In the summer of 2003, at an aviation championship in Great Britain, 3 Microlight pilots talked about creating a kind of European MLA community. They were Keith Negal from Great Britain, Dominique Mereuze from France and Jo Konrad from Germany. The result was the founding of the European Microlight Federation EMF in January 2004 in Paris. Our members are microlight groups within National Aero Clubs and microlight associations from member States of the European Union (including Switzerland and San Marino). In 2017 we have delegates from 21 National Aero Clubs and 6 MLA Associations altogether representing 24 EU countries. Our main goal is to promote microlight flying and not to be part of the European regulation, but stay under National Regulation. In 2008 the Basic Regulations were published and we were in Annex II, meaning that the national authority was our rule-maker. Recently the European Commission started to revise the Basic Regulations and published her Proposals in December 2015. Here we are in Annex I, so still not under European rules.
The European Microlight Federation is very valuable to its members. We exchange information, gather data, are being informed how things are regulated in the different countries and we help each other. With the help of all the new ways to communicate, this can be sone very quickly and easy. In this way we are trying to create a more “level playing field” within the European countries.
Nowadays technology is not to be compared with a decade ago. New inventions, new materials, new methods are developed in quick succession. It’s important for aviation to take advantage of the safety opportunities presented by these new technologies. For instance the moving maps, weather informations, avoidance systems, emergency localizer, transponders and the radio. The last decade the manufactures have succeeded in using new technologies in order to create microlight airplanes that are modern, better and safer. It is always a difficult situation to change the rules and adept new ones which are more proportionate, simple, effective, risk-based and affordable. We also have to be aware of hazards for Microlight airplanes and pilots. Not only EASA is very busy to get a grip on the drones, but also our NAA’s. Mostly it is a thread to Model-airplanes, but we have to pay attention how the airspace will be shared. The same applies for the Single European Sky. It can be a threat for the General Aviation and thus also for us. The commercial aviation and the Military are expanding their airspace on regular basis. Also airports like to enlarge their Control Zones and transponders are more and more mandatory. The freedom to use airspace is getting limited bit by bit.About the environment we are more on the safe side. Our planes fly on regular gasoline, they are very economical in use, not much CO2 emission and not noisy.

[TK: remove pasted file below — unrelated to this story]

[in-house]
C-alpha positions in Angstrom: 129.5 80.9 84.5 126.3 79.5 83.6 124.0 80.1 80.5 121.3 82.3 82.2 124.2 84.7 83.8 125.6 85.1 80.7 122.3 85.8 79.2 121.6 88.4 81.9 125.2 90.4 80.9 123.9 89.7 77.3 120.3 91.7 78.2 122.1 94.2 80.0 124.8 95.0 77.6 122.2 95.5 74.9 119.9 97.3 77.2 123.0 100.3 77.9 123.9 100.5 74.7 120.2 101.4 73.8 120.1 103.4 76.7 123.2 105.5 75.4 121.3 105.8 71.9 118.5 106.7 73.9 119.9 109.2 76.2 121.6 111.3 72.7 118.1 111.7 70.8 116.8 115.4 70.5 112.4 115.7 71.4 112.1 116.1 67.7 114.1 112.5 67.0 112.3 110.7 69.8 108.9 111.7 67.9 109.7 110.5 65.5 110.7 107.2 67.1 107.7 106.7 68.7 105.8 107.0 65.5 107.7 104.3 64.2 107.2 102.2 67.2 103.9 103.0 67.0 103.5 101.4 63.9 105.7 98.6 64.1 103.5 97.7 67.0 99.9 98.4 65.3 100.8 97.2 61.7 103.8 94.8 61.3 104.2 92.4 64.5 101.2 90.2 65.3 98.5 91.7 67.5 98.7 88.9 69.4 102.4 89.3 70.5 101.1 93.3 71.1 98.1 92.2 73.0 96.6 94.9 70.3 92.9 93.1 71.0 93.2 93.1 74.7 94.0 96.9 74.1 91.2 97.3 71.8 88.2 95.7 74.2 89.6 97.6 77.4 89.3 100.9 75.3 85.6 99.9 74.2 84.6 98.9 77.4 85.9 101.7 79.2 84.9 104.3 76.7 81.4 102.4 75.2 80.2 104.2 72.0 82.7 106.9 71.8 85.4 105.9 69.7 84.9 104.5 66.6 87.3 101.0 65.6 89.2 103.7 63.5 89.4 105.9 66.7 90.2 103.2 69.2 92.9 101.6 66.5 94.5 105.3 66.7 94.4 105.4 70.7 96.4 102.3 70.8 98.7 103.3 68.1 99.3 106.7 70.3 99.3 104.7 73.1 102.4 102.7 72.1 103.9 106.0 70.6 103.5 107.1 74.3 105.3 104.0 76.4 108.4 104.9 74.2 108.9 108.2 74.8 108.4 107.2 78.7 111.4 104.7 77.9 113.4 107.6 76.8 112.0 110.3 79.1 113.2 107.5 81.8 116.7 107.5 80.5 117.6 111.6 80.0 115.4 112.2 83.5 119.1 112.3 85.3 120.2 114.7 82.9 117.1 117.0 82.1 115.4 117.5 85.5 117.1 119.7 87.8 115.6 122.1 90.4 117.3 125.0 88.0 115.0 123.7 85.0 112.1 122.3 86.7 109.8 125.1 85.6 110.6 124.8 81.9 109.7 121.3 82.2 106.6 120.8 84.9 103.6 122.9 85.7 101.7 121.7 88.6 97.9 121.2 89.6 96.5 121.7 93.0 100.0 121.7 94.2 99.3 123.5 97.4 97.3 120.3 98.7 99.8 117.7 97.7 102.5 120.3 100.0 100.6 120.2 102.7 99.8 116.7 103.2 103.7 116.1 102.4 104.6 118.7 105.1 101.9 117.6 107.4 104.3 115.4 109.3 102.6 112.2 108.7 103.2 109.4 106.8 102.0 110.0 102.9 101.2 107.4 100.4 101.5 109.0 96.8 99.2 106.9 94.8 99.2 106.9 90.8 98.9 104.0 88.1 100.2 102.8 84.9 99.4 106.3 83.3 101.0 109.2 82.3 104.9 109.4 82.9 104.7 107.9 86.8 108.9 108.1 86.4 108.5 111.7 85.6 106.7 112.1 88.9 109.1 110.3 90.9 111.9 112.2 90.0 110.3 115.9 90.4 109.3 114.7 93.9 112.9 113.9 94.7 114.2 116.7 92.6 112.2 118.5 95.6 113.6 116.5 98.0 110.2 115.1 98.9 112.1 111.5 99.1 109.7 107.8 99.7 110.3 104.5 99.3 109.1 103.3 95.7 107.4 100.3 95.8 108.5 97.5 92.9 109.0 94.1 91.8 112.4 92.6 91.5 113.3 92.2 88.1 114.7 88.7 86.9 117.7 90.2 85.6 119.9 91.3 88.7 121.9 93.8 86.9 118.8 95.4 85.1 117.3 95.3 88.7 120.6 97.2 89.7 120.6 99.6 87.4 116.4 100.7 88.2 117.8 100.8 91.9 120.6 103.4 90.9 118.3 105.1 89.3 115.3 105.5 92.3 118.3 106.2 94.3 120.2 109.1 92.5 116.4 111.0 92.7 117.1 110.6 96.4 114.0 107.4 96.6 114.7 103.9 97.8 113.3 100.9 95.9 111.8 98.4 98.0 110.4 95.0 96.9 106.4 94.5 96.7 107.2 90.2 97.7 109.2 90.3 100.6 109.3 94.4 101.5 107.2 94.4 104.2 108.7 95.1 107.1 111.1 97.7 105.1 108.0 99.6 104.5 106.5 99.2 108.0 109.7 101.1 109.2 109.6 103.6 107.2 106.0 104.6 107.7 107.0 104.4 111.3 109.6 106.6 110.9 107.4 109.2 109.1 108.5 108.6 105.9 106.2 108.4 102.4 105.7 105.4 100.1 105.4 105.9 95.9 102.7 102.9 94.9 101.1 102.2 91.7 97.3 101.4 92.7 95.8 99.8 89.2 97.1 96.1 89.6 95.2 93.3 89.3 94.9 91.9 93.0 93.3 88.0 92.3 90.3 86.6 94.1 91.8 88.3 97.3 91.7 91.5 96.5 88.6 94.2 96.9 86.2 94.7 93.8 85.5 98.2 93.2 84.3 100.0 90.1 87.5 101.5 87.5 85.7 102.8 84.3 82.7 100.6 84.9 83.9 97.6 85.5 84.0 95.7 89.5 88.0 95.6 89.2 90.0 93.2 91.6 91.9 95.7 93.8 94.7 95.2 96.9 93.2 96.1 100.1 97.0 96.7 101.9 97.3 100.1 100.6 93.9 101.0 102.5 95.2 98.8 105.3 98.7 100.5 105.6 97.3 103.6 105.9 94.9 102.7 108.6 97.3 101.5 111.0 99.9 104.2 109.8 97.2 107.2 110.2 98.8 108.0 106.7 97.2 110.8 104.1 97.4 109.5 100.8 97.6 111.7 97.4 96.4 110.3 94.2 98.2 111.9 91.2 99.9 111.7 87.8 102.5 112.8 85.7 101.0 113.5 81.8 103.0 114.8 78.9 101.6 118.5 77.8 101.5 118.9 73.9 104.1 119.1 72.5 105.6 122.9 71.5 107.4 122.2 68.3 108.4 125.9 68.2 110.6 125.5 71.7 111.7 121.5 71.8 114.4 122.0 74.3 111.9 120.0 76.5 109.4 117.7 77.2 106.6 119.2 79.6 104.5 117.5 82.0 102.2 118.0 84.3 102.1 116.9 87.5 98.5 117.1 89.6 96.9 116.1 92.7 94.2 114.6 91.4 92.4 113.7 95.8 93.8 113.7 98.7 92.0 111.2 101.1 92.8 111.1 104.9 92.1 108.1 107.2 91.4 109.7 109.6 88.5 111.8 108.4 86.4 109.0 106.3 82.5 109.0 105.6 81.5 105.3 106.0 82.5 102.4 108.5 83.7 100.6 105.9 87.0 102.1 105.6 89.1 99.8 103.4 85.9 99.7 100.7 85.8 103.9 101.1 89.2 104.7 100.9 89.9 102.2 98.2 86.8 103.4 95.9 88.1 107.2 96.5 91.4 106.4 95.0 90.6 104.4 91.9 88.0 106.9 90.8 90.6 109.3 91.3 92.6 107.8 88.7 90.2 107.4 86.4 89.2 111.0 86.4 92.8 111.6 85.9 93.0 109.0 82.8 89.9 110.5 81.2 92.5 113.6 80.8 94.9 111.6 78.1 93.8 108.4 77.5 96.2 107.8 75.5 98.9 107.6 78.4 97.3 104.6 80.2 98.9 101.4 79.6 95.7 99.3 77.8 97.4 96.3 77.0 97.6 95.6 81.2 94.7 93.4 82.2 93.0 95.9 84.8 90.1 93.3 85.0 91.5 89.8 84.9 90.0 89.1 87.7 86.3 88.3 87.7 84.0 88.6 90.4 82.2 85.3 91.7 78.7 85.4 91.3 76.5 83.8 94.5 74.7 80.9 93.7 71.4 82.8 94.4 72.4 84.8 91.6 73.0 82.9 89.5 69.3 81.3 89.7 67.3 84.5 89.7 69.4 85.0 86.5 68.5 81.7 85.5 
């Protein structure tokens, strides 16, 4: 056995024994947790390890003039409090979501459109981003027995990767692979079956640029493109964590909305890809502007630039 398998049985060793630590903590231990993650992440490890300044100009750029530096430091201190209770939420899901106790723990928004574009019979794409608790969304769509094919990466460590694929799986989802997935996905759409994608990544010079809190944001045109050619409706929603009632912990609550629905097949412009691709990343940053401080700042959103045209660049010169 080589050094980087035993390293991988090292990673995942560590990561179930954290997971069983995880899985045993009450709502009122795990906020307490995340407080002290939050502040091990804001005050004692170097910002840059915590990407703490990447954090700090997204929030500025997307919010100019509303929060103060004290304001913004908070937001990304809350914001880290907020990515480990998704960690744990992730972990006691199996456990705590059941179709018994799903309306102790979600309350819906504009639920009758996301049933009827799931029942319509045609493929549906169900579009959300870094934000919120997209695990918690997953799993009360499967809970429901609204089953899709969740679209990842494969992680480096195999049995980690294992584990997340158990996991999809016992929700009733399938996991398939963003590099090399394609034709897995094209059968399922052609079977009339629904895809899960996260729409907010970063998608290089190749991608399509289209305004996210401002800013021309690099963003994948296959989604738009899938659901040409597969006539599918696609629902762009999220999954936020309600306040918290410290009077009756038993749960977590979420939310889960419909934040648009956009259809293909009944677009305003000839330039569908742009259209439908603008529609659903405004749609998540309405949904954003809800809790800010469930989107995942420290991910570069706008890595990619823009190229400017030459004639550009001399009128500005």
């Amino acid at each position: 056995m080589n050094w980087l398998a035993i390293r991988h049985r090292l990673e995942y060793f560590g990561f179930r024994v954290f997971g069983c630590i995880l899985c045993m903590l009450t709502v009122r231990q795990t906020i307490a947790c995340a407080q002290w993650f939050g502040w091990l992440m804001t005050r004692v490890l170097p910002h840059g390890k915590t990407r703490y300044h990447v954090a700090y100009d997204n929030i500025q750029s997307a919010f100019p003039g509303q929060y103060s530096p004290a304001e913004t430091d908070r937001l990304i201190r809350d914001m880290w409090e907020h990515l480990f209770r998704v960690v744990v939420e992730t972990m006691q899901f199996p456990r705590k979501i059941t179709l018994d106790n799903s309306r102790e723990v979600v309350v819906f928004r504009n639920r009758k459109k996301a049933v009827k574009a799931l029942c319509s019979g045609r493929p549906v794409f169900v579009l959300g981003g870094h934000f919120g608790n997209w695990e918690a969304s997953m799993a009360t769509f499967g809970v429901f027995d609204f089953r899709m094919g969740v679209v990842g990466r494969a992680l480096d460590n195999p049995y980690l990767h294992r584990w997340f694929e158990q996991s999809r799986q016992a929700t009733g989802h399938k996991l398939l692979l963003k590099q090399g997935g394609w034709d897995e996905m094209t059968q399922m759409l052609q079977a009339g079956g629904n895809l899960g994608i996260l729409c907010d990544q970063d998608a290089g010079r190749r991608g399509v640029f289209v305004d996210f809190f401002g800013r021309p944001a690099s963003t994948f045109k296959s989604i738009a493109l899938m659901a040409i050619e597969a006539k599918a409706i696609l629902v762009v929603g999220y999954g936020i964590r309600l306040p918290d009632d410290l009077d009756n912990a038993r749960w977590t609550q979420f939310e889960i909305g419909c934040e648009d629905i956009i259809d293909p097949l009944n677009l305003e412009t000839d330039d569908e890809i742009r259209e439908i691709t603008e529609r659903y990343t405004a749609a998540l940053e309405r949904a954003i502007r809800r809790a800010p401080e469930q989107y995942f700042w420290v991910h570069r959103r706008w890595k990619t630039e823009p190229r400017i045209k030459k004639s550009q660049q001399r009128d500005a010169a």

In the booklet “MLA Flying in Europe” you can find all the information that is important for microlights to fly abroad. Some national authorities state that the national MLA pilot license is only valuable in their country and that you are not allowed to fly abroad. The first part is true, it is a national license. But the second part is not necessarily true. In 1980 the Member States of ECAC, the European Civil Aviation Conference, recommended that Members States accept home-built aircraft with a certificate of airworthiness or a “Permit to Fly” issued by another Member State, to fly in their country without any restrictions. Later on this was also recommended for Microlight Aircraft, meaning that a nation can allow a foreign MLA to fly in their airspace. In MLA flying in Europe you can find the information if a Permit to Fly is necessary or not.
The future of EMF is important. How can we stimulate sensible, simple and safe regulations in an economical and legal environment in which all involved can follow these rules.
I wish you all many beautiful flights all over Europe and safe, happy landings.
Rieteke van Luijt
President European Microlight Federation.